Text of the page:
We’ve already replaced the file manager Thunar with PCmanFM, which is faster. PCmanFM also has some useful features, like tabbed browsing, that you can’t get from Thunar. It even has the ability to manage the desktop, which we might find useful later on. Because the version of PCmanFM in the Ubuntu repositories had a crippling bug, we installed a later version from GetDeb.net.

Finally, if you don’t have it already, you should consider installing the VLC media player. It’s simple but incredibly versatile, and when you explore it you’ll be amazed by the depth of features. Install the package vlc in Synaptic Package Manager.

By the way, if you used the sample menu and toolbar file I gave you, when you restart IceWM all our newly installed applications will appear in their proper places. If you made your own menu, you already know how easy it is to add new applications to it.

Those are just a few quick additions, but we’ve actually changed all the major programs we’ll get real work done with. With the arguable exception of OpenOffice.org, all our new choices are much faster than the programs that came with Xubuntu. (I say OpenOffice.org is arguable because the Abiword word processor always slows to a crawl when I try to feed it a book-length document, which makes it useless for someone who makes his living writing books.) With these new choices, we’ll have a system that makes old computers feel young again and saves the environment by keeping tons of plastic and silicon out of the landfills. No need to thank me: that’s what I’m here for.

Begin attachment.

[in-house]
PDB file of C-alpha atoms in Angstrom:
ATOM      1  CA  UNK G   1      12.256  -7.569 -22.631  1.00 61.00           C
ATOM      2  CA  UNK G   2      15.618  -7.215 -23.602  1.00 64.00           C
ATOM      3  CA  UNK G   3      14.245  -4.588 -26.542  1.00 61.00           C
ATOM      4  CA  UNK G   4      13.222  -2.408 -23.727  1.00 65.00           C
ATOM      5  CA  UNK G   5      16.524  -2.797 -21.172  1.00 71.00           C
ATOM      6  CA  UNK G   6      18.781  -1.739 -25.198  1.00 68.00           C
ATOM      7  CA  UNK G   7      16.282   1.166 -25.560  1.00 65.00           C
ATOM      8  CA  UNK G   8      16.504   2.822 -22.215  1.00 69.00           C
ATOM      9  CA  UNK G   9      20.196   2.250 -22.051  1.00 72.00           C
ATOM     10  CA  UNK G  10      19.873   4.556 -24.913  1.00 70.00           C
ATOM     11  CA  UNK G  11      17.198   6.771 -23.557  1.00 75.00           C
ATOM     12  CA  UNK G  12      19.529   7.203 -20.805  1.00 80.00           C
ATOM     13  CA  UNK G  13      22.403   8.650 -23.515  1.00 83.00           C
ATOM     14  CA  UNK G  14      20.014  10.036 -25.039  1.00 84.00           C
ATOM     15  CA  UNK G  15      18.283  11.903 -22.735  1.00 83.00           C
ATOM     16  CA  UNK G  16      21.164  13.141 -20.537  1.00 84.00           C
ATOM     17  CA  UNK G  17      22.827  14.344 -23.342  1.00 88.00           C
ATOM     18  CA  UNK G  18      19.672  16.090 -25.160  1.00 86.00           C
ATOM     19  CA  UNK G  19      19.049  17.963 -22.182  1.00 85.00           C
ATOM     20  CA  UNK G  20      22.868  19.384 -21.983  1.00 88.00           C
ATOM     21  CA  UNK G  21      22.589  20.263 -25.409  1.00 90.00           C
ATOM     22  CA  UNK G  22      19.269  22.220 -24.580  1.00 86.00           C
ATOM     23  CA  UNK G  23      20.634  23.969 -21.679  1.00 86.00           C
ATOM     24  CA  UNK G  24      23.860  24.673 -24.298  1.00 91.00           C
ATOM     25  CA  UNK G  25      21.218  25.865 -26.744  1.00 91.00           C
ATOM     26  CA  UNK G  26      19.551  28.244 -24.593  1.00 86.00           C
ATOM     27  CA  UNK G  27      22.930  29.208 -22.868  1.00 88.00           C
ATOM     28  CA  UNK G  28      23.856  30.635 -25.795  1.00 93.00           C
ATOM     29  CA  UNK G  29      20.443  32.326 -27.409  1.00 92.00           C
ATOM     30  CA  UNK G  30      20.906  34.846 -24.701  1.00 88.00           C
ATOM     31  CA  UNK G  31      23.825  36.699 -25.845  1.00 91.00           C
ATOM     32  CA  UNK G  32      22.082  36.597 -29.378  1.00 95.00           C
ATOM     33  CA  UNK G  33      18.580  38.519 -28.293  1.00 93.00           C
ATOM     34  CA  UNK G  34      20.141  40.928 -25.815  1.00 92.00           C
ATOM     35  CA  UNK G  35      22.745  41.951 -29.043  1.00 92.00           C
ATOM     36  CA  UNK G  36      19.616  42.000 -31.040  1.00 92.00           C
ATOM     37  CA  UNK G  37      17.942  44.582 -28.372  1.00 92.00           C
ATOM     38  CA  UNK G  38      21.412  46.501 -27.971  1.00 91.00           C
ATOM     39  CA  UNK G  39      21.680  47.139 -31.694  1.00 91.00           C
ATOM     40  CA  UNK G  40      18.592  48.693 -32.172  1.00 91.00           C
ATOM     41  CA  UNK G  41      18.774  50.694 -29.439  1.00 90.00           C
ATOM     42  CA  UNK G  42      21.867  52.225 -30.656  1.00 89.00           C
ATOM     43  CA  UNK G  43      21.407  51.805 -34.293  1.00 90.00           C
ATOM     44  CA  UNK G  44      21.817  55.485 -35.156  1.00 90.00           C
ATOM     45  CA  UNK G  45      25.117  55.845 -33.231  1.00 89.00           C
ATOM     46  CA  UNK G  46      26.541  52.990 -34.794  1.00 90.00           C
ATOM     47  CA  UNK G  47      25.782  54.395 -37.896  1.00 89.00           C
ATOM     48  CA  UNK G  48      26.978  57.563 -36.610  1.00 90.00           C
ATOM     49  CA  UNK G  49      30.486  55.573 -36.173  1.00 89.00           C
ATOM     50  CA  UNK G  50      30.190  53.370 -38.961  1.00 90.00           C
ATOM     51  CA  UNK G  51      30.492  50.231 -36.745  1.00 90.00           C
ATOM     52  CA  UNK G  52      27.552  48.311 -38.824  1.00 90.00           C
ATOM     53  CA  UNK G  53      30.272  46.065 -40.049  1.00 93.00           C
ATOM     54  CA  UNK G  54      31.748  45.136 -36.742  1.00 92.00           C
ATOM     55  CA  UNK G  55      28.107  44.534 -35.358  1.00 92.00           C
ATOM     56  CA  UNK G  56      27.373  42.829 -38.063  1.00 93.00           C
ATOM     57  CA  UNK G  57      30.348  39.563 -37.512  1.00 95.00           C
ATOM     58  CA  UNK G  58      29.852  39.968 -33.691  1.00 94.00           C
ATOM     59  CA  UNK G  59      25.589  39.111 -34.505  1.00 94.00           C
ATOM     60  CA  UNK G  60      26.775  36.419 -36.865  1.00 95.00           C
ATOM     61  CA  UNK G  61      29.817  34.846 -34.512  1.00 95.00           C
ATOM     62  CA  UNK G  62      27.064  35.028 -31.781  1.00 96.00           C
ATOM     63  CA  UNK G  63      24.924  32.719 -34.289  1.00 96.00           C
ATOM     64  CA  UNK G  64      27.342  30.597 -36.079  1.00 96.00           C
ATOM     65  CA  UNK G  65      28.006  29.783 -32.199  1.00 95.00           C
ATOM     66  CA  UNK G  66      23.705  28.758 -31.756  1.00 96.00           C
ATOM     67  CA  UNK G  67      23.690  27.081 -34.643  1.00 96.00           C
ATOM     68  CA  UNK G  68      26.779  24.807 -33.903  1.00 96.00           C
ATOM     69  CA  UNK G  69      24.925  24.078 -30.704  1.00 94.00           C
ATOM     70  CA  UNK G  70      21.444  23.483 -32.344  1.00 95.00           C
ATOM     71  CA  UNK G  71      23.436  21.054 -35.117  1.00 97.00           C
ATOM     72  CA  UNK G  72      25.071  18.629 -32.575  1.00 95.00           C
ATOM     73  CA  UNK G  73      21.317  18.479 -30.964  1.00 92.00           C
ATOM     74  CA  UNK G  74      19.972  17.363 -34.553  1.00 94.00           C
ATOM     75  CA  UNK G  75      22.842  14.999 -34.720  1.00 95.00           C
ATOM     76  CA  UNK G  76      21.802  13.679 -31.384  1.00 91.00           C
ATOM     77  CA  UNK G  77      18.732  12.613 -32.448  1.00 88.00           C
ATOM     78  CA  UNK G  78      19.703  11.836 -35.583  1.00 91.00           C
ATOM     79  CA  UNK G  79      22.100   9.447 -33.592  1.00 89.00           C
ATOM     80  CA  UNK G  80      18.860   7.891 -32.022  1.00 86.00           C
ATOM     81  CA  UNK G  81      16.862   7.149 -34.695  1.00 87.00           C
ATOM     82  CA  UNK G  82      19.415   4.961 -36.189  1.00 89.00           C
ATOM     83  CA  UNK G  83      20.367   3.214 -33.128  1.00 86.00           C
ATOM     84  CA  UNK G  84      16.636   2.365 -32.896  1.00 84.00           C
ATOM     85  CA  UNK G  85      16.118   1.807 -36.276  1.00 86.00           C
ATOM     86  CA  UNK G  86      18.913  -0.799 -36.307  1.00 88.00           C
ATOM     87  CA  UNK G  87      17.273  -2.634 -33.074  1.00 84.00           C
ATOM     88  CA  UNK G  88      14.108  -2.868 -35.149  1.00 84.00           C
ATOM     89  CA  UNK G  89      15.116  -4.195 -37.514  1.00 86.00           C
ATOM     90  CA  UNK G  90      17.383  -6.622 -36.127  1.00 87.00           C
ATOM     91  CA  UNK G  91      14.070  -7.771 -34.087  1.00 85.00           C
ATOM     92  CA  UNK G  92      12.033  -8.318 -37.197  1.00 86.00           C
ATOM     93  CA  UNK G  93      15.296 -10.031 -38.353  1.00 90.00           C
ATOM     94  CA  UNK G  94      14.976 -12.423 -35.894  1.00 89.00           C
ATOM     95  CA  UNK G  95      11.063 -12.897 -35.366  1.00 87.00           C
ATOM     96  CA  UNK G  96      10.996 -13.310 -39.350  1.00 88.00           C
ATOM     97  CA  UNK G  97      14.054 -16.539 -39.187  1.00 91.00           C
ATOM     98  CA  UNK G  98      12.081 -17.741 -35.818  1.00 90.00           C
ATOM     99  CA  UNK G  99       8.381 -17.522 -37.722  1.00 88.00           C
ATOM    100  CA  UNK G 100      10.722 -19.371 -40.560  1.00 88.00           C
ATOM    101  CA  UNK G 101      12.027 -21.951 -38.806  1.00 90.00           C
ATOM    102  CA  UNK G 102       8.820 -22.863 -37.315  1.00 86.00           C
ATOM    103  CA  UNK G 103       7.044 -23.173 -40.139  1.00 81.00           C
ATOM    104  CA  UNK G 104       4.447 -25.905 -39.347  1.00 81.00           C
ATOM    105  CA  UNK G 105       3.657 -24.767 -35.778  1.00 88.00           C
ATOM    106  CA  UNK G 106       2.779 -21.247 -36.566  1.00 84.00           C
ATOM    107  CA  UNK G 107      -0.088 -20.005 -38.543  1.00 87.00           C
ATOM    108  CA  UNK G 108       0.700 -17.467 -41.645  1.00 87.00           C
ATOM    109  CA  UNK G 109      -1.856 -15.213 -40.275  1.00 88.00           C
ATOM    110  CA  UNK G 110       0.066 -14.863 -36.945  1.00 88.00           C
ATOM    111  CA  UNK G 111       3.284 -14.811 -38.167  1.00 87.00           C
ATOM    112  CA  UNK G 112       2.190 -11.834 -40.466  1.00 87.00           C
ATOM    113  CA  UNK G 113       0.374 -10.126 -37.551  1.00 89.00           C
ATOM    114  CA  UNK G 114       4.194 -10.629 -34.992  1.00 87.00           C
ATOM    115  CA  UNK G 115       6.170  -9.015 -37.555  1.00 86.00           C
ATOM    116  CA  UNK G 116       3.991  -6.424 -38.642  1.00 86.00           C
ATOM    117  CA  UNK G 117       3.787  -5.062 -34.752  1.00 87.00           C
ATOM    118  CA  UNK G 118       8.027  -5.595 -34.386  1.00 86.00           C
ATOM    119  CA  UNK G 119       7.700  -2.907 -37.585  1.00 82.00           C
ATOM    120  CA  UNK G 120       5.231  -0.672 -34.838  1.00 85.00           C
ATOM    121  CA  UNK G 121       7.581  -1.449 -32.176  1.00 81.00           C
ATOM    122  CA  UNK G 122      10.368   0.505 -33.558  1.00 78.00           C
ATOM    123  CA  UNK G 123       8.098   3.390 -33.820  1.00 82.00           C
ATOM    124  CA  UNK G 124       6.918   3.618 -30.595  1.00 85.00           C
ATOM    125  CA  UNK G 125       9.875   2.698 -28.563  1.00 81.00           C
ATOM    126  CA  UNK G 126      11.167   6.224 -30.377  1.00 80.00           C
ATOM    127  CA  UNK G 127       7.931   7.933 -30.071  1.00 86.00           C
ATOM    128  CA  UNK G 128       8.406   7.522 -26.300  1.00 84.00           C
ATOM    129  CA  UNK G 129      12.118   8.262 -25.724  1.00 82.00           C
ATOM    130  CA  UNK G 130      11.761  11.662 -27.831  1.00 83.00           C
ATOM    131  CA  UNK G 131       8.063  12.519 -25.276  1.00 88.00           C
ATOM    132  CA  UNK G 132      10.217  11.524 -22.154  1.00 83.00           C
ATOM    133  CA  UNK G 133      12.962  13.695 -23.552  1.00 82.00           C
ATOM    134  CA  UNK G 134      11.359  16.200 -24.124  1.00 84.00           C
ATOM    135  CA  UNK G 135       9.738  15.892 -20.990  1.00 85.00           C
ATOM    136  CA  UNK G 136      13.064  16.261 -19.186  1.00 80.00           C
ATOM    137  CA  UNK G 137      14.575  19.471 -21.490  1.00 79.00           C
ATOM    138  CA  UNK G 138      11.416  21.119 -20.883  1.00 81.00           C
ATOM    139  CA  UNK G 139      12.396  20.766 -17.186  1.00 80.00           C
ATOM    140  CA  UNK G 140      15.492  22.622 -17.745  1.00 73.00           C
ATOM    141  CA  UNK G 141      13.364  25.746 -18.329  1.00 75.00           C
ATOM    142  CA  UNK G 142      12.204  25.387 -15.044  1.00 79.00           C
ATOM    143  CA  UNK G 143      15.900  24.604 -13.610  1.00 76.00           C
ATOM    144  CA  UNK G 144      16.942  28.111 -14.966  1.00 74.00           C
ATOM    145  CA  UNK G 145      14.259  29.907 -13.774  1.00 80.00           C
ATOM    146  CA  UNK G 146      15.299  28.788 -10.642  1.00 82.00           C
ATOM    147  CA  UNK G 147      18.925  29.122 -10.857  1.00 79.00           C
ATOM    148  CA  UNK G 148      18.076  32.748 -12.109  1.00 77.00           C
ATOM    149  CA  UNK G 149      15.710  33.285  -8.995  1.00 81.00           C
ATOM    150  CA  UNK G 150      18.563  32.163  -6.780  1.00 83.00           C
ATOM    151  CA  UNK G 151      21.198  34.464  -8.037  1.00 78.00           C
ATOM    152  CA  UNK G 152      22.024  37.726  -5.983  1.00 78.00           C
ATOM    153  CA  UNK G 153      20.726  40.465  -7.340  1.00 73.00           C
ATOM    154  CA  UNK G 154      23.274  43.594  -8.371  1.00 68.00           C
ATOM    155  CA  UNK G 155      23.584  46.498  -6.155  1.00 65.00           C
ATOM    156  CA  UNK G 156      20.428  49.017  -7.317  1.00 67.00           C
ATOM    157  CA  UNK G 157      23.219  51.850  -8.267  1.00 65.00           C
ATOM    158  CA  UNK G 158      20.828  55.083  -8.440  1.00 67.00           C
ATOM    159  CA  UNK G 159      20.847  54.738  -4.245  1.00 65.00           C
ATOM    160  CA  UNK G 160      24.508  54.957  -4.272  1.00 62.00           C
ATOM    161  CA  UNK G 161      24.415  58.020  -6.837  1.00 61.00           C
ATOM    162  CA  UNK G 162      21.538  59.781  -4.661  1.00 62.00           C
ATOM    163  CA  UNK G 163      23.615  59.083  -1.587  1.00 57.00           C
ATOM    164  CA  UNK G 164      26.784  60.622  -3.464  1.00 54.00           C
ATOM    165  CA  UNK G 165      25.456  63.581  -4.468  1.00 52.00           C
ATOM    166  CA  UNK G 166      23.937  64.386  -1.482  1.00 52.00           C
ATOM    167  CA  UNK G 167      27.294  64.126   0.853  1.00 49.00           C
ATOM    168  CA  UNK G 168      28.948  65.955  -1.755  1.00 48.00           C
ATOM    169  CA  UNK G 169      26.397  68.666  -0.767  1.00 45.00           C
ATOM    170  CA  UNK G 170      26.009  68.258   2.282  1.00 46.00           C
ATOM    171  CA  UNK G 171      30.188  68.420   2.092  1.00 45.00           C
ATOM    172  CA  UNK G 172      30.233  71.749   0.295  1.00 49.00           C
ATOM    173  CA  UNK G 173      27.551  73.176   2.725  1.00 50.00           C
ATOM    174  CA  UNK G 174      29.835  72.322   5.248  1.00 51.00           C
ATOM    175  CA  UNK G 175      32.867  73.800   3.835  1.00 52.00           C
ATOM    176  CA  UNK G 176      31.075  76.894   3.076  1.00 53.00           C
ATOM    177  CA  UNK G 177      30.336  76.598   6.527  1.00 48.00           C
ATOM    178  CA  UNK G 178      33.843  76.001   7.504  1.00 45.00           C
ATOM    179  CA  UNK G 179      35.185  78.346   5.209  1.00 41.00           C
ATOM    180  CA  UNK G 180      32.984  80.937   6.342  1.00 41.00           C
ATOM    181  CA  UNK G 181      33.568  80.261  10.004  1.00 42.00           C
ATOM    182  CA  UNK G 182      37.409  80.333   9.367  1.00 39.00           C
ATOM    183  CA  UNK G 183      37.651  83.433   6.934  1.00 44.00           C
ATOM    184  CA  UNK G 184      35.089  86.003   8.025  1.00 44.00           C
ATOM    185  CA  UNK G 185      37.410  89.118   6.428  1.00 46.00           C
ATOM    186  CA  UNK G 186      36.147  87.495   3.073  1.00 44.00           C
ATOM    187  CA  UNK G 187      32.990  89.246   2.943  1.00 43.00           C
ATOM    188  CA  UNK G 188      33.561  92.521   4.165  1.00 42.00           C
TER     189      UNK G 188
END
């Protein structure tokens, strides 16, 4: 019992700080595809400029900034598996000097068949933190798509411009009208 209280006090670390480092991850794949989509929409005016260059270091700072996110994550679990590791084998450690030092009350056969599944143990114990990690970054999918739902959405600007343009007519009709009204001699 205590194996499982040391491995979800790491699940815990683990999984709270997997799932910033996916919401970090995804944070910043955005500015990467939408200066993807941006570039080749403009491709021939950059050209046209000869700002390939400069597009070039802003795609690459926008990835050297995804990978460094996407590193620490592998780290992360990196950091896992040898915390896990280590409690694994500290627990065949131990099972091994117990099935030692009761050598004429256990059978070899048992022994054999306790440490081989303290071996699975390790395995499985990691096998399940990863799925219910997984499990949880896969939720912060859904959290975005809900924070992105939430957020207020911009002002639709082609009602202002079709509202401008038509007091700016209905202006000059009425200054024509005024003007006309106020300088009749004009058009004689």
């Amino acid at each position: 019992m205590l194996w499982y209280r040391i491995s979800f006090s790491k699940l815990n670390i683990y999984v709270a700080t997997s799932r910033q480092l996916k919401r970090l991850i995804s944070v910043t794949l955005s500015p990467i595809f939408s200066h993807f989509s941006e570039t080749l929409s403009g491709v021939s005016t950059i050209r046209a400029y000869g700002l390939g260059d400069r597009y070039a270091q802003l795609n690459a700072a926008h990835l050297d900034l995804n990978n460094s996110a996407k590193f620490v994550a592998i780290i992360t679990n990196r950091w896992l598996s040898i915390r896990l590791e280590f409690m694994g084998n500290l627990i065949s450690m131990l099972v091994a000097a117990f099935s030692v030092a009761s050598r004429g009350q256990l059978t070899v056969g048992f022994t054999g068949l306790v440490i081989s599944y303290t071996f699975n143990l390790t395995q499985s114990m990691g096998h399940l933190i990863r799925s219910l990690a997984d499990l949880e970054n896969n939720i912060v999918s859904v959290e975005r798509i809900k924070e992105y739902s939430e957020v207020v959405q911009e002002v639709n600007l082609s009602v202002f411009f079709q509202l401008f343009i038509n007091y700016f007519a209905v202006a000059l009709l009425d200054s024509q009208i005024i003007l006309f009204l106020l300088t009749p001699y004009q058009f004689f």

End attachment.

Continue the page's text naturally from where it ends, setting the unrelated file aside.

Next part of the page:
Written by cbaile19

August 8, 2008 at 12:49 pm

Transforming Xubuntu into DBCOS

with 3 comments

Part 3: Editing the IceWM Menu

We’ve installed the Ice Window Manager or IceWM, and we’ve made it start up with the GTK theme we chose (and in my case with the Network Manager applet so that I can connect to wireless).

Now it’s time to attack that mostly useless IceWM menu. By the time we’re through with it, we’ll have a menu that’s as useful and well-designed as any XFCE, KDE, or Gnome menu, and we’ll have done it by editing a text file.

Please don’t run away screaming. I hate editing configuration files as much as you do, but this one is really easy.

Part of what makes it easy is that IceWM is very tolerant of mistakes. If it comes across something it doesn’t understand in a configuration file, it doesn’t give you an error message and freeze. It just skips what it doesn’t understand and goes on to the next thing it does understand. For a mid-Clintonian window manager, it’s actually pretty smart.